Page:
Large public sector organisations work best with systems. It can be understood to a point as the numbers of people at work in these organisations can be high – but sometimes we get a little over-fond of procedures at the expense of care and attention – and compassion.
When procedures aren’t adhered to, they can strain under the pressure or just malfunction. Pure and simple.
My attention was drawn to an article printed in the Paisley Daily Express as it contains another example of procedures not working, misplaced blame and in some ways quite a mean-spirited one.
Her records however, do not move with her.
The effect of this is that she receives a much reduced care package at North Lanarkshire (I’m not exactly sure why – possibly because some of the background information held in the initial department illustrated her need for more care).
The result of this reduced package (from 20 hours to 3 hours) was that she lost her entitlement to additional funds from the Independent Living Fund (which tends to match local authority funding on an hour for hour basis as long as the local authority provides a certain level of support).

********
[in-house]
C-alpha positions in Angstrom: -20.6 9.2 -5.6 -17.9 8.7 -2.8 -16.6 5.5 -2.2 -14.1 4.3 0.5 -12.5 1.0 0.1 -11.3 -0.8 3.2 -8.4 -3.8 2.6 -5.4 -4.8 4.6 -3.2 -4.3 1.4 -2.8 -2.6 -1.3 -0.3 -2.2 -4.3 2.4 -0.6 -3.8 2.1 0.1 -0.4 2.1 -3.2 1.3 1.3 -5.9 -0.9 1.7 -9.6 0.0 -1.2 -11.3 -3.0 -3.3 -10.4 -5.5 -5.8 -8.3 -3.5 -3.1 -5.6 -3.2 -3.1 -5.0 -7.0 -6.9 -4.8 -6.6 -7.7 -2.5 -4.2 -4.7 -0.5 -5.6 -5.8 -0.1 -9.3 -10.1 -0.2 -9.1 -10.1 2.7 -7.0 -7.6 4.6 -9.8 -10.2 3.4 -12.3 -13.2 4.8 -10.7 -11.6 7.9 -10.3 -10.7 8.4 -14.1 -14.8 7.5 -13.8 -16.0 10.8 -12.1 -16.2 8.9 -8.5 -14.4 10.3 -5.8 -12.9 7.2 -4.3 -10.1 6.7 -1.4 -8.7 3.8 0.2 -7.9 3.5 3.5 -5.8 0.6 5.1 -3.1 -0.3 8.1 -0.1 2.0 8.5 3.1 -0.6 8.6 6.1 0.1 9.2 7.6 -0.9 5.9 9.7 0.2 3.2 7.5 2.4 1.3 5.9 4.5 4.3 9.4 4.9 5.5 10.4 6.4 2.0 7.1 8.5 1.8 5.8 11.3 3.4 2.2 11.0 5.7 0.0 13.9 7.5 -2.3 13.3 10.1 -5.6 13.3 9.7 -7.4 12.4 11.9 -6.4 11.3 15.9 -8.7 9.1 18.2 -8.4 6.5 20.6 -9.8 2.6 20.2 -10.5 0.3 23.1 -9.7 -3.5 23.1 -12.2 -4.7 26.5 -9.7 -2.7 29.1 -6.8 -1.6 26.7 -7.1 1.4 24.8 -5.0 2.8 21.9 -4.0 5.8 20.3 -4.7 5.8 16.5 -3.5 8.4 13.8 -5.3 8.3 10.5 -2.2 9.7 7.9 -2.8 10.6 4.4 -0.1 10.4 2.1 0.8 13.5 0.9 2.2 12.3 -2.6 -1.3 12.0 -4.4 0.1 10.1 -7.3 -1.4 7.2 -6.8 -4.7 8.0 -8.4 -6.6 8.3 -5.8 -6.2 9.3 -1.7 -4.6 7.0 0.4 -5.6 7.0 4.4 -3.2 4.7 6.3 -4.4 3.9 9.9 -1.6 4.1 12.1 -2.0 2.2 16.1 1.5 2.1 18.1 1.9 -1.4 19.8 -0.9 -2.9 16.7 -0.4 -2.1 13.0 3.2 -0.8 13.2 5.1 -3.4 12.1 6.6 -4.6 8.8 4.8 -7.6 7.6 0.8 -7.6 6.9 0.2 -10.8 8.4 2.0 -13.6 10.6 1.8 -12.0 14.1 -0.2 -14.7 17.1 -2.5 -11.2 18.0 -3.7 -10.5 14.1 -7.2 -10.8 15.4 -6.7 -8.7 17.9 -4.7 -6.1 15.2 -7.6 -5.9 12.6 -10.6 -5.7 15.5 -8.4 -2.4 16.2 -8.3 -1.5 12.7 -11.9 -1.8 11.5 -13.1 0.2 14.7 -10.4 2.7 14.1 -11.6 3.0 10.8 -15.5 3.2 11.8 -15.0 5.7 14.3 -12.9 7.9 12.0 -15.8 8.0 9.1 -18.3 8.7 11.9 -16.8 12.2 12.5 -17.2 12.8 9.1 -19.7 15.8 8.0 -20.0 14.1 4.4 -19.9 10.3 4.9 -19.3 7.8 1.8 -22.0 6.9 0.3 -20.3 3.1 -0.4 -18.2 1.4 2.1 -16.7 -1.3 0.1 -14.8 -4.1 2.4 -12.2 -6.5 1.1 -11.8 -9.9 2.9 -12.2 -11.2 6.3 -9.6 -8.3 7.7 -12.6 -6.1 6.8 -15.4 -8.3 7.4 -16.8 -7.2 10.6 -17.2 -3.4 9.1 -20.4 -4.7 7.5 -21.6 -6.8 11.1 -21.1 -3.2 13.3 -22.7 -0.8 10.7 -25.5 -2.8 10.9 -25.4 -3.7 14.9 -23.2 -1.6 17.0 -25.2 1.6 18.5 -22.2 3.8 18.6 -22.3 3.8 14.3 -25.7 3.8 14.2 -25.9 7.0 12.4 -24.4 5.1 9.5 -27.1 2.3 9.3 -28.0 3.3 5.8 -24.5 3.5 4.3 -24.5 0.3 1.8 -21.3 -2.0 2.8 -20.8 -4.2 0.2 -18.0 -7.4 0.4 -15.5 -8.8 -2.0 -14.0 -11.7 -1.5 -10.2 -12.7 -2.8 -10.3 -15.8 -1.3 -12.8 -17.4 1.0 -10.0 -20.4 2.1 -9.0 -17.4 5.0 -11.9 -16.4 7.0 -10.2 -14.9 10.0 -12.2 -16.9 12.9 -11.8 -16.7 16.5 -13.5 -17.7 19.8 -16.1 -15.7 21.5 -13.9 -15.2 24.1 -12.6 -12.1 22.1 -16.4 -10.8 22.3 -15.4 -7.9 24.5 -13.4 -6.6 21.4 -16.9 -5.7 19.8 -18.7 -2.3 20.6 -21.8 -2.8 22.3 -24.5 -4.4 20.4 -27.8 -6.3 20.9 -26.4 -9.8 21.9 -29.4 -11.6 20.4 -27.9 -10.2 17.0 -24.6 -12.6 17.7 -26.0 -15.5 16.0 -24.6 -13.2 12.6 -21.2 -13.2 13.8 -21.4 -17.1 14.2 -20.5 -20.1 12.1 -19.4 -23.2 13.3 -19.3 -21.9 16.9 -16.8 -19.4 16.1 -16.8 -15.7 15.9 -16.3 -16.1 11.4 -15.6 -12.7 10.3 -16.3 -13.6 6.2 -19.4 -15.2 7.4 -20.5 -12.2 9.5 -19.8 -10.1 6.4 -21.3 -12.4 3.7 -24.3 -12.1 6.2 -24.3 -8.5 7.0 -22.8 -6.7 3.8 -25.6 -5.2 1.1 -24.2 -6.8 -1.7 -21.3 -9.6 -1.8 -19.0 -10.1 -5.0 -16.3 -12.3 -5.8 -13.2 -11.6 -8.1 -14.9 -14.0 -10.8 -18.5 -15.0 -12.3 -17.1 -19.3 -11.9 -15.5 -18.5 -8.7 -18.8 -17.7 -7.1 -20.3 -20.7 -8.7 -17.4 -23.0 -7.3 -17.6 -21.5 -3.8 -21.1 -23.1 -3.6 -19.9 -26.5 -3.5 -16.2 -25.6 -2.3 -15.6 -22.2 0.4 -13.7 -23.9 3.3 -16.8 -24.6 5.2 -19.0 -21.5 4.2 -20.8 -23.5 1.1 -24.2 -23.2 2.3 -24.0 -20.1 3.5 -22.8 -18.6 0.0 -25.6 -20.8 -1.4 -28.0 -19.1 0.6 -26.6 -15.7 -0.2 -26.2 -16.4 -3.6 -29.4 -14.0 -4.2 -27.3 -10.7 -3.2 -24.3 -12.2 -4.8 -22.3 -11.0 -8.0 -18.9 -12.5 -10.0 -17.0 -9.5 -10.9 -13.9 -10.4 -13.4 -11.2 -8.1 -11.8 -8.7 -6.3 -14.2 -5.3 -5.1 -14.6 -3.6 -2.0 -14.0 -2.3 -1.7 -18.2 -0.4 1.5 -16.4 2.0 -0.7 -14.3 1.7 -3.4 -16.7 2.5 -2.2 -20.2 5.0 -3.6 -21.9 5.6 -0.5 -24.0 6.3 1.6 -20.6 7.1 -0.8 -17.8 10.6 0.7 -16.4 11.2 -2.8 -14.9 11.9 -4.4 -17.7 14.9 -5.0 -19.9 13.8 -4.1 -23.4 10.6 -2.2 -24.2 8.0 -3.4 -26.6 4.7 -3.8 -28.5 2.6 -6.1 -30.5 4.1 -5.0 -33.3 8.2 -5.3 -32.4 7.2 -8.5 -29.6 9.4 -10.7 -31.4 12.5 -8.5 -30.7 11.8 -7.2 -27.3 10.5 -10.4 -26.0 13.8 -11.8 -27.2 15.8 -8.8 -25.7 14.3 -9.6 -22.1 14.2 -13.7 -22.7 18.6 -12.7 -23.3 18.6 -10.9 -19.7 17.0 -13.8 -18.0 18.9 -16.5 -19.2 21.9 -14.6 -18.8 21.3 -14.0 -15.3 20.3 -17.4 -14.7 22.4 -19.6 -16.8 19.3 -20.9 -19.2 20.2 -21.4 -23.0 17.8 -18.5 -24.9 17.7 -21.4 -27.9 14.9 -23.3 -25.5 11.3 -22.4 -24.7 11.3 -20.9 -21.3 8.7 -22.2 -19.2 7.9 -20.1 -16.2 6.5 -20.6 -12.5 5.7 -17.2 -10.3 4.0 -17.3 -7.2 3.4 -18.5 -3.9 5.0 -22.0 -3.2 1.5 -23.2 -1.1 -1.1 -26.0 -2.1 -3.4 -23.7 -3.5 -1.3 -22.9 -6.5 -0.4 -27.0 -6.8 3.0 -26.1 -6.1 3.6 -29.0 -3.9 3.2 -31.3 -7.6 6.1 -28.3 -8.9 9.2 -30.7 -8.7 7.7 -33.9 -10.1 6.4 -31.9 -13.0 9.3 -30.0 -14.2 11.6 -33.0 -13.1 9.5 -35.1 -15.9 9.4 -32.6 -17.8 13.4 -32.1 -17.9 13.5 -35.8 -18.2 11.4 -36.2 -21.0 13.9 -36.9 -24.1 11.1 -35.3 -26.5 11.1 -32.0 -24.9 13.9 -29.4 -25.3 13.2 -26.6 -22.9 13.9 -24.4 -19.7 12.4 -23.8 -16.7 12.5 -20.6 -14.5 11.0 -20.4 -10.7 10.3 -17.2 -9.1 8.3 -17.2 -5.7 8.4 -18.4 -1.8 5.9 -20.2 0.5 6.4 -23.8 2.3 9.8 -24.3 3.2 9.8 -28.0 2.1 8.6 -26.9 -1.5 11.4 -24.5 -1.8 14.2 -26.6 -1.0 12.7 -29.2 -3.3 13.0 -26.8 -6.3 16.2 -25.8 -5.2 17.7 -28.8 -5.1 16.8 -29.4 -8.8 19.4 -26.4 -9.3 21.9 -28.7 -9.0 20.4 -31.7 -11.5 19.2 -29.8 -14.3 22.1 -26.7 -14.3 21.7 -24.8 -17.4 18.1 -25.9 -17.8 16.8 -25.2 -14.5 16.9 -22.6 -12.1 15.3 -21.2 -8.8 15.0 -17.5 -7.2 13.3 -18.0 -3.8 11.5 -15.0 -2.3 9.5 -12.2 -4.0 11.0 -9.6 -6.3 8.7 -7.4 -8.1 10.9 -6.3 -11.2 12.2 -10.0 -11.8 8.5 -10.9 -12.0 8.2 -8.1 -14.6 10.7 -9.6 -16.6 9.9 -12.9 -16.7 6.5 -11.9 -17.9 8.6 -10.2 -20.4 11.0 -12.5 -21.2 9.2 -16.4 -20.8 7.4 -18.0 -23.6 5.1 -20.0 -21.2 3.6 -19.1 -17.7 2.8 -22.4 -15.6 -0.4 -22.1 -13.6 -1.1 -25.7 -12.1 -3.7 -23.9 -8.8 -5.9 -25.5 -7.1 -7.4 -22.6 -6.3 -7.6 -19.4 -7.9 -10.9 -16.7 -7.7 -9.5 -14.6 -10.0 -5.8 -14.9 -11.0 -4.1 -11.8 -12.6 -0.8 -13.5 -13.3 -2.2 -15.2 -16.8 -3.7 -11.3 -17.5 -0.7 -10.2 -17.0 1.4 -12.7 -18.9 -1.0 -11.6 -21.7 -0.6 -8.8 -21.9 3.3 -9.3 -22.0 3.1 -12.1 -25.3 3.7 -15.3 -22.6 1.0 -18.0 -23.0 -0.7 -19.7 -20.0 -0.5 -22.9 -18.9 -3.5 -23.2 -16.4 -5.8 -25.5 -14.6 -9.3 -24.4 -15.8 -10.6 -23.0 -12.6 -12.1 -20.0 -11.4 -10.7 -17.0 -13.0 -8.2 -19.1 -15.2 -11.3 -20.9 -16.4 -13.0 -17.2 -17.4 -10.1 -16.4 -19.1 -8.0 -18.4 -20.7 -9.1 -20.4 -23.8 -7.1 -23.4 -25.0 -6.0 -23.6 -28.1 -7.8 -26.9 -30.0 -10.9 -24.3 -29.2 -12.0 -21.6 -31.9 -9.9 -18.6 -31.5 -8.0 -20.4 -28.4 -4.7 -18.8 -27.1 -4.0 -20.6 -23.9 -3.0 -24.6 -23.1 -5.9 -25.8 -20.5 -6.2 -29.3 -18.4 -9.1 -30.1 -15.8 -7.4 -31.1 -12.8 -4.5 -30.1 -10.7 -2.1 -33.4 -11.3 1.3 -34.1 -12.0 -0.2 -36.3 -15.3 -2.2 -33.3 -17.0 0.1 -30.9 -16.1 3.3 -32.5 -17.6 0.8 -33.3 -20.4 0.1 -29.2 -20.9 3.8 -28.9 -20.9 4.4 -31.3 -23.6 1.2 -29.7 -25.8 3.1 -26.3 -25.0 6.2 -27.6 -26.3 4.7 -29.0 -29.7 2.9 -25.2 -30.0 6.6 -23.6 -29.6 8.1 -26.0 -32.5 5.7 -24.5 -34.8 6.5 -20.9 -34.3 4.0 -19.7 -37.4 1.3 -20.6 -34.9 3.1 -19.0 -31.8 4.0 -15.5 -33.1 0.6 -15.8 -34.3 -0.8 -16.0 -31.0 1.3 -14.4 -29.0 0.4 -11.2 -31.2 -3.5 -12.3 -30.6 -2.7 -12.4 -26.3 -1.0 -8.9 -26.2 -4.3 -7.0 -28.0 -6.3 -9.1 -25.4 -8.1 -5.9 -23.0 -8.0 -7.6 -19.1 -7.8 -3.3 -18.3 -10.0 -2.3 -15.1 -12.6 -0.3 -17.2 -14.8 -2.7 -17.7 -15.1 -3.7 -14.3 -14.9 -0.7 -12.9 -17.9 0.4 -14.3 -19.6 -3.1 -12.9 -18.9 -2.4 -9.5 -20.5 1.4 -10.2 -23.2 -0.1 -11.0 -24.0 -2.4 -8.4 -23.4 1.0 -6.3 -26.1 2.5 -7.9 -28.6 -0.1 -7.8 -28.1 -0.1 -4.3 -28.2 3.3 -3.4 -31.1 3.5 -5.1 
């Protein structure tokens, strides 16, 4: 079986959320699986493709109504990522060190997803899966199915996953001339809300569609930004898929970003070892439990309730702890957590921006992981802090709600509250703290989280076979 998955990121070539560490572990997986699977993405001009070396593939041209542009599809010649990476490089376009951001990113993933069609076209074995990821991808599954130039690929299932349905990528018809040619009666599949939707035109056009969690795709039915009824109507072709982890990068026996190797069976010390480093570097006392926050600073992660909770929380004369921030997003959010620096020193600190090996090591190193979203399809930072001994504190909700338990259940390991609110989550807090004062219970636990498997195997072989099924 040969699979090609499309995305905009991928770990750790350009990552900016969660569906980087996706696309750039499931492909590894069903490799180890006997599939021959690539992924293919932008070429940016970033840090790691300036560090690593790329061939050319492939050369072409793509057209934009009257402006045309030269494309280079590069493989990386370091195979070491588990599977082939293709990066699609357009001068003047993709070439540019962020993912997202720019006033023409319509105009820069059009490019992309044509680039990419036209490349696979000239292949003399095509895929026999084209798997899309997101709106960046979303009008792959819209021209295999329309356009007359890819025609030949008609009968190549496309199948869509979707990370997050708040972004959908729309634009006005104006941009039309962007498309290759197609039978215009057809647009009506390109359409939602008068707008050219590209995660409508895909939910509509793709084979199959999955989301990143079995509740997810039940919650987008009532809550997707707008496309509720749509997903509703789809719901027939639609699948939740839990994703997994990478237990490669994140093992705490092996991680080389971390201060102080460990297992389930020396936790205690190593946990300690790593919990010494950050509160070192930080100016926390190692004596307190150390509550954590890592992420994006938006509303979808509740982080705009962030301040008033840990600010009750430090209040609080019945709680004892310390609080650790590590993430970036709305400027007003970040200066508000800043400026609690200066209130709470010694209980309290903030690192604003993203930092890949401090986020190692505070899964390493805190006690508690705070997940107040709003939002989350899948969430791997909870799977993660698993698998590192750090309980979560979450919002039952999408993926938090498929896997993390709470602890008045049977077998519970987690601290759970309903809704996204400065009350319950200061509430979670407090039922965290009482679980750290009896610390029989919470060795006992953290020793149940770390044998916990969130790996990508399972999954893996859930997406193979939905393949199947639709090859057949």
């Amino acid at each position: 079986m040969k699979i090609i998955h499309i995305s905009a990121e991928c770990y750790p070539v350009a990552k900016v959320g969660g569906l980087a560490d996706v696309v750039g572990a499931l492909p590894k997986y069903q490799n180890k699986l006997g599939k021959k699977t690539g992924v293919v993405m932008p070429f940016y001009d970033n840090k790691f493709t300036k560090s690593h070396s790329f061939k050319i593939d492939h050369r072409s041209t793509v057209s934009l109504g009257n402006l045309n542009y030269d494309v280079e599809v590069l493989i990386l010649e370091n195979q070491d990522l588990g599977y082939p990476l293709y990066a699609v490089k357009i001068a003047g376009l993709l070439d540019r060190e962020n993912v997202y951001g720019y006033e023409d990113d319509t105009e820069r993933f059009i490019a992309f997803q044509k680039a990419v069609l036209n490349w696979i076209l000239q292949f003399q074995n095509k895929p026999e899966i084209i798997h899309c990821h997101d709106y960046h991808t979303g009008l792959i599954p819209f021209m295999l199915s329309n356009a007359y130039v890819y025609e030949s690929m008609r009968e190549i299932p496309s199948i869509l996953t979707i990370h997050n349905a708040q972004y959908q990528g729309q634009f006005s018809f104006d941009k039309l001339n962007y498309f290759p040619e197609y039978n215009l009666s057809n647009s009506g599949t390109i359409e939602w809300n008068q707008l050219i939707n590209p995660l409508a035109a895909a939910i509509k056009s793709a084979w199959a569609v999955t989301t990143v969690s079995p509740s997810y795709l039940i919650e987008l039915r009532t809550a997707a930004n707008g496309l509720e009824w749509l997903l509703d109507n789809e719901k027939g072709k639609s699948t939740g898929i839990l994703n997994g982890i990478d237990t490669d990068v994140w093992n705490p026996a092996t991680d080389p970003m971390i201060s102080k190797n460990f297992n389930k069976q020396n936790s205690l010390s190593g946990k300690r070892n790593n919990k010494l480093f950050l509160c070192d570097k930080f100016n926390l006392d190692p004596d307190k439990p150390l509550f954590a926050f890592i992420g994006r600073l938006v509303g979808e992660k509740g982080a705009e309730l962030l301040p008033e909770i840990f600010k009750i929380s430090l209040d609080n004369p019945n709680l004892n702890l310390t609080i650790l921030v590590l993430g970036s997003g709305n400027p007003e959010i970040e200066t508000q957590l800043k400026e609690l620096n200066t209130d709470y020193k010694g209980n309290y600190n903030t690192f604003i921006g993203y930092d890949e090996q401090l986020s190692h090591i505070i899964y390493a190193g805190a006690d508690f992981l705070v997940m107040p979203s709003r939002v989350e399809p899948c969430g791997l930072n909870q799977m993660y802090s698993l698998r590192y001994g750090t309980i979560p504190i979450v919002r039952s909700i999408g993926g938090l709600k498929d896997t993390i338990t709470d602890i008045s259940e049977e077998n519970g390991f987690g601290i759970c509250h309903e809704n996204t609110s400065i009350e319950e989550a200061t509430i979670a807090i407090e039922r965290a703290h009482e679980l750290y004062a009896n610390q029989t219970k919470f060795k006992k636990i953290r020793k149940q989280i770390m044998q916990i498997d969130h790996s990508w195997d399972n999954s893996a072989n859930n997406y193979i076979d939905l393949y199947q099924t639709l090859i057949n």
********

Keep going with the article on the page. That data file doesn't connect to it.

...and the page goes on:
So, by falling to three hours care, the minimum requirement of the ILF would not have been met. As the ILF provides like-for-like funding, she would have lost presumably, over 30 hours of care per week.
Ms C complained. Quite rightly.
The Ombudsman chastised Renfrewshire. They were, to cut a long story short, wrong.
The Ombudsman has ruled that Renfrewshire Council failed to carry out the complainant’s social work case transfer in accordance with their own procedures and in a timely manner.
However, social work chiefs are annoyed that Ms C had not fully gone through the council’s complaints procedure which, they claim, could have resulted in the matter being resolved at an earlier stage.
The paragraph above, I found simply staggering. Social work chiefs are ANNOYED?!? So they put the blame on the user because she didn’t complain through ‘their own’ channels. Unbelievable. At least they could show a little bit of grace and dignity in the matter and be a little less mealy-mouthed in their apology for piece of shoddy work which has had a dramatic impact on the life of a service user.
And complaining to the Ombudsman is not always desperately easy. They should actually welcome complaints as ways to improve services and prevent the same thing ever happening again.